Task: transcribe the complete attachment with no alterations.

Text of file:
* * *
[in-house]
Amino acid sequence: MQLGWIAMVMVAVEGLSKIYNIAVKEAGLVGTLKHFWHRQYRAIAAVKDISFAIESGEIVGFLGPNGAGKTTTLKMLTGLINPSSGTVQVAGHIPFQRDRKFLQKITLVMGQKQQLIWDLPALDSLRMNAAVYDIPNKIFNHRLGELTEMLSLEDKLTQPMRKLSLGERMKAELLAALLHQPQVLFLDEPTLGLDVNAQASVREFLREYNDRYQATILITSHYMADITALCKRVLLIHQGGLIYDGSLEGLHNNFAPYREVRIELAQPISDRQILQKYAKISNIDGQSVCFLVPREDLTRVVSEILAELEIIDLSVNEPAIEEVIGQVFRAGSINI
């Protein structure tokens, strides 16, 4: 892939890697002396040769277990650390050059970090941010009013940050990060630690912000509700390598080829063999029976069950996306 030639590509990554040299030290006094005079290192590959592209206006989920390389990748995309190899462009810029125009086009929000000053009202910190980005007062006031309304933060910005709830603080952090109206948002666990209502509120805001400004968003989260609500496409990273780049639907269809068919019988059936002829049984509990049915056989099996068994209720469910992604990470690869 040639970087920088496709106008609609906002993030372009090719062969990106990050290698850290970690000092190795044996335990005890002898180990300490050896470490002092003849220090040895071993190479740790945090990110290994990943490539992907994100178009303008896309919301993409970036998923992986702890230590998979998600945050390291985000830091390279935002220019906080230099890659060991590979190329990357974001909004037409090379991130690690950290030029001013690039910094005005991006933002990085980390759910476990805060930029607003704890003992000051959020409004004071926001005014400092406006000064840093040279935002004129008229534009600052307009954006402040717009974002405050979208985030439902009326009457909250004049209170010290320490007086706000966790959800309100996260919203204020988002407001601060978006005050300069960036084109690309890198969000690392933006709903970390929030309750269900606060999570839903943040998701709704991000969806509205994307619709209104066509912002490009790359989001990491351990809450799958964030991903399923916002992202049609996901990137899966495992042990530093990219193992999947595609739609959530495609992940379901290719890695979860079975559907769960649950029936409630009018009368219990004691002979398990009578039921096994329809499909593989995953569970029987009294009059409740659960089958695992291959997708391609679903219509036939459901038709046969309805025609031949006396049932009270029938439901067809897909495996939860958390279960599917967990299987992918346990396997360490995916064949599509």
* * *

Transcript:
[in-house]
Amino acid sequence: MQLGWIAMVMVAVEGLSKIYNIAVKEAGLVGTLKHFWHRQYRAIAAVKDISFAIESGEIVGFLGPNGAGKTTTLKMLTGLINPSSGTVQVAGHIPFQRDRKFLQKITLVMGQKQQLIWDLPALDSLRMNAAVYDIPNKIFNHRLGELTEMLSLEDKLTQPMRKLSLGERMKAELLAALLHQPQVLFLDEPTLGLDVNAQASVREFLREYNDRYQATILITSHYMADITALCKRVLLIHQGGLIYDGSLEGLHNNFAPYREVRIELAQPISDRQILQKYAKISNIDGQSVCFLVPREDLTRVVSEILAELEIIDLSVNEPAIEEVIGQVFRAGSINI
């Protein structure tokens, strides 16, 4: 892939890697002396040769277990650390050059970090941010009013940050990060630690912000509700390598080829063999029976069950996306 030639590509990554040299030290006094005079290192590959592209206006989920390389990748995309190899462009810029125009086009929000000053009202910190980005007062006031309304933060910005709830603080952090109206948002666990209502509120805001400004968003989260609500496409990273780049639907269809068919019988059936002829049984509990049915056989099996068994209720469910992604990470690869 040639970087920088496709106008609609906002993030372009090719062969990106990050290698850290970690000092190795044996335990005890002898180990300490050896470490002092003849220090040895071993190479740790945090990110290994990943490539992907994100178009303008896309919301993409970036998923992986702890230590998979998600945050390291985000830091390279935002220019906080230099890659060991590979190329990357974001909004037409090379991130690690950290030029001013690039910094005005991006933002990085980390759910476990805060930029607003704890003992000051959020409004004071926001005014400092406006000064840093040279935002004129008229534009600052307009954006402040717009974002405050979208985030439902009326009457909250004049209170010290320490007086706000966790959800309100996260919203204020988002407001601060978006005050300069960036084109690309890198969000690392933006709903970390929030309750269900606060999570839903943040998701709704991000969806509205994307619709209104066509912002490009790359989001990491351990809450799958964030991903399923916002992202049609996901990137899966495992042990530093990219193992999947595609739609959530495609992940379901290719890695979860079975559907769960649950029936409630009018009368219990004691002979398990009578039921096994329809499909593989995953569970029987009294009059409740659960089958695992291959997708391609679903219509036939459901038709046969309805025609031949006396049932009270029938439901067809897909495996939860958390279960599917967990299987992918346990396997360490995916064949599509």